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Islamic Cultural Festival in Anaheim
The tall figure of Bill Dalati ambles down the street, keenly watching the people, picking out friends in the crowd and making sure that the Festival shapes up perfectly. People know him. He ran for City Council. He only started organizing the Festival two months ago! And here is Center St. Promenade filled with more booths than you may ever have seen: Informational, cultural, travel, banking, religious, crafts, food, food, food, and all the fun of a carnival with rides set up right across from the ice rink. The Lemon Street area is adorned with a large stage, and chairs await the audience for when the show begins. Suddenly the Muslim call to prayer sounds out. Most people carry on with what they are doing, but some discreetly kneel for the three minute time of devotion.
This is the EID, the celebration marking the end of Ramadan with it’s month of fasting and spiritual introspection. Al Jabbar (AUHSD Board member) pauses to explain the details to Autumn Browne (AUHSD Theatre Teacher - below).
If there was a message implicitly emerging from the people it was this; we are a people of Peace. We know what it’s like to live in a society where all manner of people and faiths are tolerated. We are here to celebrate our distinctives, share our faith and yet respect the faith of others. We are part of the citizenry of the United States. A man giving away the Quran, declaring he loves Jesus, explained that in America there were times when the states fell into hideous civil war as they figured out how to live with differences. Since then democracy has grown to a point where there are no dictators. If you do not like one president you can throw him out – peacefully. But the people of Egypt have not yet learnt that this is the way to go. It will take time. We have to be patient.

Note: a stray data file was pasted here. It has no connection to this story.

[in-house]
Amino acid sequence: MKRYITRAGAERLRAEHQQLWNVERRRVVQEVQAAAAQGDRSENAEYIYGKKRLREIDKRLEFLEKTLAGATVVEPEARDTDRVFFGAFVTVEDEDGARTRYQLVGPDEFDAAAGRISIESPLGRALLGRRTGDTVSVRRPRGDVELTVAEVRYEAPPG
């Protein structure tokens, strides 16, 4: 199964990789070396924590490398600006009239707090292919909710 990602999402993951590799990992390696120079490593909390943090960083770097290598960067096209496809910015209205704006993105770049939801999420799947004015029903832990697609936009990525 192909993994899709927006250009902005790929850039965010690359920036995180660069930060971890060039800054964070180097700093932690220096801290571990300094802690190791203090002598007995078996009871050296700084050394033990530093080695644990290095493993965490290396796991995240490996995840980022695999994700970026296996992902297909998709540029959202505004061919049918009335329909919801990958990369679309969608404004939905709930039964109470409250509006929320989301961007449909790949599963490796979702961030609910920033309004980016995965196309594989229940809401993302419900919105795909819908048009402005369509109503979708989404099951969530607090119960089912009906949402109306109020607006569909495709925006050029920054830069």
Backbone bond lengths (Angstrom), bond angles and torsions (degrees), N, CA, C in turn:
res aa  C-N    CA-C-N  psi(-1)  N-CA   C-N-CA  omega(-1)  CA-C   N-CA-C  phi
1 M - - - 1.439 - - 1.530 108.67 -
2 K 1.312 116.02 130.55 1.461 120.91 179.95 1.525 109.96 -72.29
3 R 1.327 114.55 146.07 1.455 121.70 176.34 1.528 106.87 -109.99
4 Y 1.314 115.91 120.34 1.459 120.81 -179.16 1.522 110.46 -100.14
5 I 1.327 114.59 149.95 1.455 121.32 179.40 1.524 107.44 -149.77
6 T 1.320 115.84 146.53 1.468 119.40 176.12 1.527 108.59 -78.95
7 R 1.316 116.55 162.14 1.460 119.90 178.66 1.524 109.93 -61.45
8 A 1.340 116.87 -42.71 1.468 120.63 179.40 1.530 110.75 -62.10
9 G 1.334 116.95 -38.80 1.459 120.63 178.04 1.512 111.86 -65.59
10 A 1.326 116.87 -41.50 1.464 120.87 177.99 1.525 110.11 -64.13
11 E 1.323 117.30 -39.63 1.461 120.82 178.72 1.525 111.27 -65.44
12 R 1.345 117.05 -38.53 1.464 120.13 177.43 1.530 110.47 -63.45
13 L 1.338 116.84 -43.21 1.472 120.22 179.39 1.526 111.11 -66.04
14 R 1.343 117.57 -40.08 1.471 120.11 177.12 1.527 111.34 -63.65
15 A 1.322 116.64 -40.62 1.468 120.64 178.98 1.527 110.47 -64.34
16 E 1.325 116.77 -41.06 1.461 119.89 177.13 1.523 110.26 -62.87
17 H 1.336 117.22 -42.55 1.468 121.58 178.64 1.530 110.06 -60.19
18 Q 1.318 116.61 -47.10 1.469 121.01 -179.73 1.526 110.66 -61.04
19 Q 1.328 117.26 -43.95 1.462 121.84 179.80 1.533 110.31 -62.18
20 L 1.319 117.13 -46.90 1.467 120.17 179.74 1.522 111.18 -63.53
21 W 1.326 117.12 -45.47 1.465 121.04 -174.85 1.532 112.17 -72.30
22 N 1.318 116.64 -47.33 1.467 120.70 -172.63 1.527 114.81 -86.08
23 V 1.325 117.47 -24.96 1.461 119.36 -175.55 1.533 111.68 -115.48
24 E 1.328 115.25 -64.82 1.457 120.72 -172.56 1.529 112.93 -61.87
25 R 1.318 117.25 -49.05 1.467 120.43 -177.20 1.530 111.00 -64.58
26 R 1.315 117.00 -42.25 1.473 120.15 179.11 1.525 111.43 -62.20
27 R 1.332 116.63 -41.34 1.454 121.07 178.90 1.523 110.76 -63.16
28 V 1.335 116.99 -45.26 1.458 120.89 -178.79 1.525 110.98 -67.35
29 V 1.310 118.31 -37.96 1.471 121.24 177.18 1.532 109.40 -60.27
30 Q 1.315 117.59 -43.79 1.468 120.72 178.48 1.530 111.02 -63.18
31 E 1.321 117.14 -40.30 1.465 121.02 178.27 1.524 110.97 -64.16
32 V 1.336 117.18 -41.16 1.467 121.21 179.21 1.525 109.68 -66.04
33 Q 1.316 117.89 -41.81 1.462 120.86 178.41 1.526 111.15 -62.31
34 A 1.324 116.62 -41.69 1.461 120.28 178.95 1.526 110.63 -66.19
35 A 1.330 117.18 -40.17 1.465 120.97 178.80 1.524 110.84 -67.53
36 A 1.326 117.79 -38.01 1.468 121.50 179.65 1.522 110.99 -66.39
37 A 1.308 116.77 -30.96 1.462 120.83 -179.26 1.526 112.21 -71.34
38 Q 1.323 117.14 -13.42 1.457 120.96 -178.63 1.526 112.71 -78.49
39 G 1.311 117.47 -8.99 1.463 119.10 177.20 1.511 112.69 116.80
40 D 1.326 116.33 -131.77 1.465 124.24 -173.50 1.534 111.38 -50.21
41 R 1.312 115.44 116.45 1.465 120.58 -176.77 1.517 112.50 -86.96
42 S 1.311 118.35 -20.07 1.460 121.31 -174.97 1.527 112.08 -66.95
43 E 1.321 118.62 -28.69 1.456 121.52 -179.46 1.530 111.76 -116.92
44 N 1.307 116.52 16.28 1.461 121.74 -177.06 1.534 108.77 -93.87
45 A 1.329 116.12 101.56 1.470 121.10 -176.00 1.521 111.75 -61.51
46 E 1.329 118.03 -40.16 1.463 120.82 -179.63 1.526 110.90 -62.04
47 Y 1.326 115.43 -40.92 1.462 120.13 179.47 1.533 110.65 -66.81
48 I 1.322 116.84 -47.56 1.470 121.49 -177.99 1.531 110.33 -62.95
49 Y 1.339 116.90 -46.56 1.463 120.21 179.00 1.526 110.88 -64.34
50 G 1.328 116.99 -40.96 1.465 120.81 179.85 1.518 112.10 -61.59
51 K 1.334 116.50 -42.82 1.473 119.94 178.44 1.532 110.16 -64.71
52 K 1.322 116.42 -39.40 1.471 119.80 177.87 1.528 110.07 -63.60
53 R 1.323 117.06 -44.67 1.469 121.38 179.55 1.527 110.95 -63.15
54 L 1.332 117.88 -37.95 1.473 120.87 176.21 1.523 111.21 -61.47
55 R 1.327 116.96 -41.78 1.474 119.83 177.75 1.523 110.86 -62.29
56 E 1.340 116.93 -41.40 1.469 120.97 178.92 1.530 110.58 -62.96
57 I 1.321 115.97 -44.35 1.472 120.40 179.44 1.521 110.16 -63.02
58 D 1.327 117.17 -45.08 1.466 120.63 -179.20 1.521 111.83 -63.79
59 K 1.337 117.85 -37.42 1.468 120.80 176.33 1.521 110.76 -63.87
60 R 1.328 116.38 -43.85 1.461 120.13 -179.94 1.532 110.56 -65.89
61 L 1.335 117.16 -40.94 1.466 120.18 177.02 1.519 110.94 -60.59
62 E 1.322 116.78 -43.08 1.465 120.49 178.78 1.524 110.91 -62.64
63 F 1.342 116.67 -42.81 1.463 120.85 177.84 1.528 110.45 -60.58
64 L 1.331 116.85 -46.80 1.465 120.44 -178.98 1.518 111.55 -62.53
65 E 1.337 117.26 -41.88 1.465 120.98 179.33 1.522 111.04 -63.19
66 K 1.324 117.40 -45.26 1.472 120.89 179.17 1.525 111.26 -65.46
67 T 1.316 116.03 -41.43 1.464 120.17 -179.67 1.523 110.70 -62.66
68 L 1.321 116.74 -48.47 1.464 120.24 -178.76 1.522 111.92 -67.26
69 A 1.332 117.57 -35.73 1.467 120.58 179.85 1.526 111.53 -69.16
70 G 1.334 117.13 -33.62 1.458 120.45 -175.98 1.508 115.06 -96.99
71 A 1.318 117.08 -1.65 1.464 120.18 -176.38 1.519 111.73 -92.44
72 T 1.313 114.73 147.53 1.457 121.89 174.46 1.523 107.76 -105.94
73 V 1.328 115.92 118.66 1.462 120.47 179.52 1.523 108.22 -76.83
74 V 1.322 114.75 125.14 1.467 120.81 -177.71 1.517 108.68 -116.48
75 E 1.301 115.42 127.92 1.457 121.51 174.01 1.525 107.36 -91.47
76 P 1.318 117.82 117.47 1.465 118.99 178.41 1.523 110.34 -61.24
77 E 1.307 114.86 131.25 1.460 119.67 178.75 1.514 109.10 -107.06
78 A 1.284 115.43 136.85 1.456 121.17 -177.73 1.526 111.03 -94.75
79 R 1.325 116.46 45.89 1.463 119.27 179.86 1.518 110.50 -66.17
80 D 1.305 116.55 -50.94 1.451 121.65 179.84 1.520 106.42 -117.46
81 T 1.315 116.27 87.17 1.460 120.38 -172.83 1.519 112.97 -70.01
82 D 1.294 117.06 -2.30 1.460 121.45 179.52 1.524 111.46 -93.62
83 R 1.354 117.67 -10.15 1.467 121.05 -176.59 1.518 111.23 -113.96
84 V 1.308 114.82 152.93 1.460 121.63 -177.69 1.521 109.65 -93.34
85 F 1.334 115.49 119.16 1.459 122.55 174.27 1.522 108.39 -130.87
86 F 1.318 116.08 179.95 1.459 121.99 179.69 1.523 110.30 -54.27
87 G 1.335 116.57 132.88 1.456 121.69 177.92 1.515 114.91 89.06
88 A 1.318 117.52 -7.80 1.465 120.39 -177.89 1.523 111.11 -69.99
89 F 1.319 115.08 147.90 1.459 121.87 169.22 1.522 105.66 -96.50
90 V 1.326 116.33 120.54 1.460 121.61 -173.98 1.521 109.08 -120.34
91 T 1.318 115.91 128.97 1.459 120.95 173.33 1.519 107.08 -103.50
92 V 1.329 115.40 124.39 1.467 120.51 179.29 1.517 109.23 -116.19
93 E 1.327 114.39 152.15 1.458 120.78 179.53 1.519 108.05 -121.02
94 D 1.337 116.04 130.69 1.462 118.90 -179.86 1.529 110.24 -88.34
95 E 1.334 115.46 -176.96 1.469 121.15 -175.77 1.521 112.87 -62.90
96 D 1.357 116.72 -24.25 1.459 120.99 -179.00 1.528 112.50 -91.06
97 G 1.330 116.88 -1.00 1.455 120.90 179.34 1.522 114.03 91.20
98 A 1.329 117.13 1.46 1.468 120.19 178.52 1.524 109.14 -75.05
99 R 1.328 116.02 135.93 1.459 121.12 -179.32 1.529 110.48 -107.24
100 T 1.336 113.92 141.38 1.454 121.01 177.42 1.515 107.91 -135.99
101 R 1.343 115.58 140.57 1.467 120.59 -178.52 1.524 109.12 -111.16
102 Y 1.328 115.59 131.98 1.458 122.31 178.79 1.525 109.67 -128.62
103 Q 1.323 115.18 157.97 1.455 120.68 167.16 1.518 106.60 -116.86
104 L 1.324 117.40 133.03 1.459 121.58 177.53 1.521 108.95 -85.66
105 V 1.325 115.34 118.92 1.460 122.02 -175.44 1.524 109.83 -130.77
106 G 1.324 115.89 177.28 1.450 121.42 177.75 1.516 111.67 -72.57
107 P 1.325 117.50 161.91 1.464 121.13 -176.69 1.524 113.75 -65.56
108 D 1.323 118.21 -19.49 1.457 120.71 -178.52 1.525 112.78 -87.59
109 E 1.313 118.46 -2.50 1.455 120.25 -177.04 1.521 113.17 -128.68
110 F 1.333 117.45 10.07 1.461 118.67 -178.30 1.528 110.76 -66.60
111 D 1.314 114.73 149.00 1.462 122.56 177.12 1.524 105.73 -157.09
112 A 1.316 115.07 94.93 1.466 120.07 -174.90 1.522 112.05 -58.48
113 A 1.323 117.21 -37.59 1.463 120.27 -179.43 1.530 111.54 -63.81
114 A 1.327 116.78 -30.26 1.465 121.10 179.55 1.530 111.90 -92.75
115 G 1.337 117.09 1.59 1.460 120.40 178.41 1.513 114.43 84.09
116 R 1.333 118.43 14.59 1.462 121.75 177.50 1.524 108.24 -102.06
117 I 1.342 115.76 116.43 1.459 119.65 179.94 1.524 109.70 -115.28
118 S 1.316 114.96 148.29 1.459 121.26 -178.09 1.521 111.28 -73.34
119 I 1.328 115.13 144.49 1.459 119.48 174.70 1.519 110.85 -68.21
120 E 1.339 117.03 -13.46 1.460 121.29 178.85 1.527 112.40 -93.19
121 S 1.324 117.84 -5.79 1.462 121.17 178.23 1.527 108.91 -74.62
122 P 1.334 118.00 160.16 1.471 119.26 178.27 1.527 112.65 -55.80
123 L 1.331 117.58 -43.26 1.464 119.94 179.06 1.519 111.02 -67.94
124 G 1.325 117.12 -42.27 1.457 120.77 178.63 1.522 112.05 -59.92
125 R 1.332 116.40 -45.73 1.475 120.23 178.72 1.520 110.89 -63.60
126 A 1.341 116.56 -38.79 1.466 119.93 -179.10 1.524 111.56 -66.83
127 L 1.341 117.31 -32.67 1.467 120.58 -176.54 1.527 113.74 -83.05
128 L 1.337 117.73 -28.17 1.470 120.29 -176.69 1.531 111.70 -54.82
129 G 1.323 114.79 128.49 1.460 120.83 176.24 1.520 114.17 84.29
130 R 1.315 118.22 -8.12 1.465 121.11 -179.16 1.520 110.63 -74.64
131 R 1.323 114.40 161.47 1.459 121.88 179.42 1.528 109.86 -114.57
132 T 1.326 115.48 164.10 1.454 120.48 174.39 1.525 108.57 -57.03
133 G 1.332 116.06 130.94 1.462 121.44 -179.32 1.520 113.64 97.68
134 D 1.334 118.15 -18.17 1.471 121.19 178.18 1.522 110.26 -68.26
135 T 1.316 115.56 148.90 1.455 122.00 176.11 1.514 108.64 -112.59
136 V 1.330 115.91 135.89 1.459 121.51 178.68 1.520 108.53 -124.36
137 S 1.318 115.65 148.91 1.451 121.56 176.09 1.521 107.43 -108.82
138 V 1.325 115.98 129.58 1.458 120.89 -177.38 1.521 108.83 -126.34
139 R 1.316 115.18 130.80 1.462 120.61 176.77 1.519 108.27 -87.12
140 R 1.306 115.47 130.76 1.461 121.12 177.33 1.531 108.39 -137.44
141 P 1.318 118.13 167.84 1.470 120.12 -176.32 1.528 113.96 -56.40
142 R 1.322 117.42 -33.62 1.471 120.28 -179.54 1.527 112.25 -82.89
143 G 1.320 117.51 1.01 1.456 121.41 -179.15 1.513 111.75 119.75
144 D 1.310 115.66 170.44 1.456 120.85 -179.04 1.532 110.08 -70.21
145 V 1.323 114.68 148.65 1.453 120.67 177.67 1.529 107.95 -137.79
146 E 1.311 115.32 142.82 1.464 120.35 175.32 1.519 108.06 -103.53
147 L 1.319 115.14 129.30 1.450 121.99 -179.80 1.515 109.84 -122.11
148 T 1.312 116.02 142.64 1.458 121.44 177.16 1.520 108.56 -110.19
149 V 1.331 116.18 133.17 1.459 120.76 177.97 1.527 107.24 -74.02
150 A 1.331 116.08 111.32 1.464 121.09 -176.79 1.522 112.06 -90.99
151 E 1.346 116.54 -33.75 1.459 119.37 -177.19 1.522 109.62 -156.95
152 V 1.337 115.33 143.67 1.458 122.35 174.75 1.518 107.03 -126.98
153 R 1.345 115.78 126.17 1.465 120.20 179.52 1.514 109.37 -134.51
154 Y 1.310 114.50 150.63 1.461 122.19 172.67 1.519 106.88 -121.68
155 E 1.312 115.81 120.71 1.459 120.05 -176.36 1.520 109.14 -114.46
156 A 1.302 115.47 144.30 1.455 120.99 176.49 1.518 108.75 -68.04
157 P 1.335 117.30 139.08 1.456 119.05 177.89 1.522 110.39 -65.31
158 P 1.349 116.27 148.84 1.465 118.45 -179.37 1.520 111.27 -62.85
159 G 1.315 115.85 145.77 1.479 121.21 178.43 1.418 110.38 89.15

Mom creates a cloud of bubbles for her daughter's delight.
The OC Register reports that the City of Anaheim sponsored the Festival to the tune of $7,500. Middle Eastern food is very popular in Anaheim. This was a good place to break the fast. Dina Abdo, Executive Director of the Festival explained: "Not all Muslims are Arab and not all Arabs are Muslim. It’s a celebration of our differences and our similarities."
Islamic art does not depict people or animals, but rather designs and ornately decorated texts from the Quran. But we found one artist, Thar Al-Sayegh, who has boldly stepped outside that mold. “I have been looking for my unique style for 10 years. I think I may have found it.” His Facebook gallery is certainly filled with gorgeous paintings. Take a look. You will not be disappointed!
Our picture gallery draws together some of our own images from the early part of the day on Saturday August 17th. The event doubtless grew in energy as the day turned into night with its music, comedy, the fragrance of falafels and other Middle Eastern delights.
Wonderful rich colors of the clothing.
Booths filled both sides of the street
You can almost smell the food from this kitchen!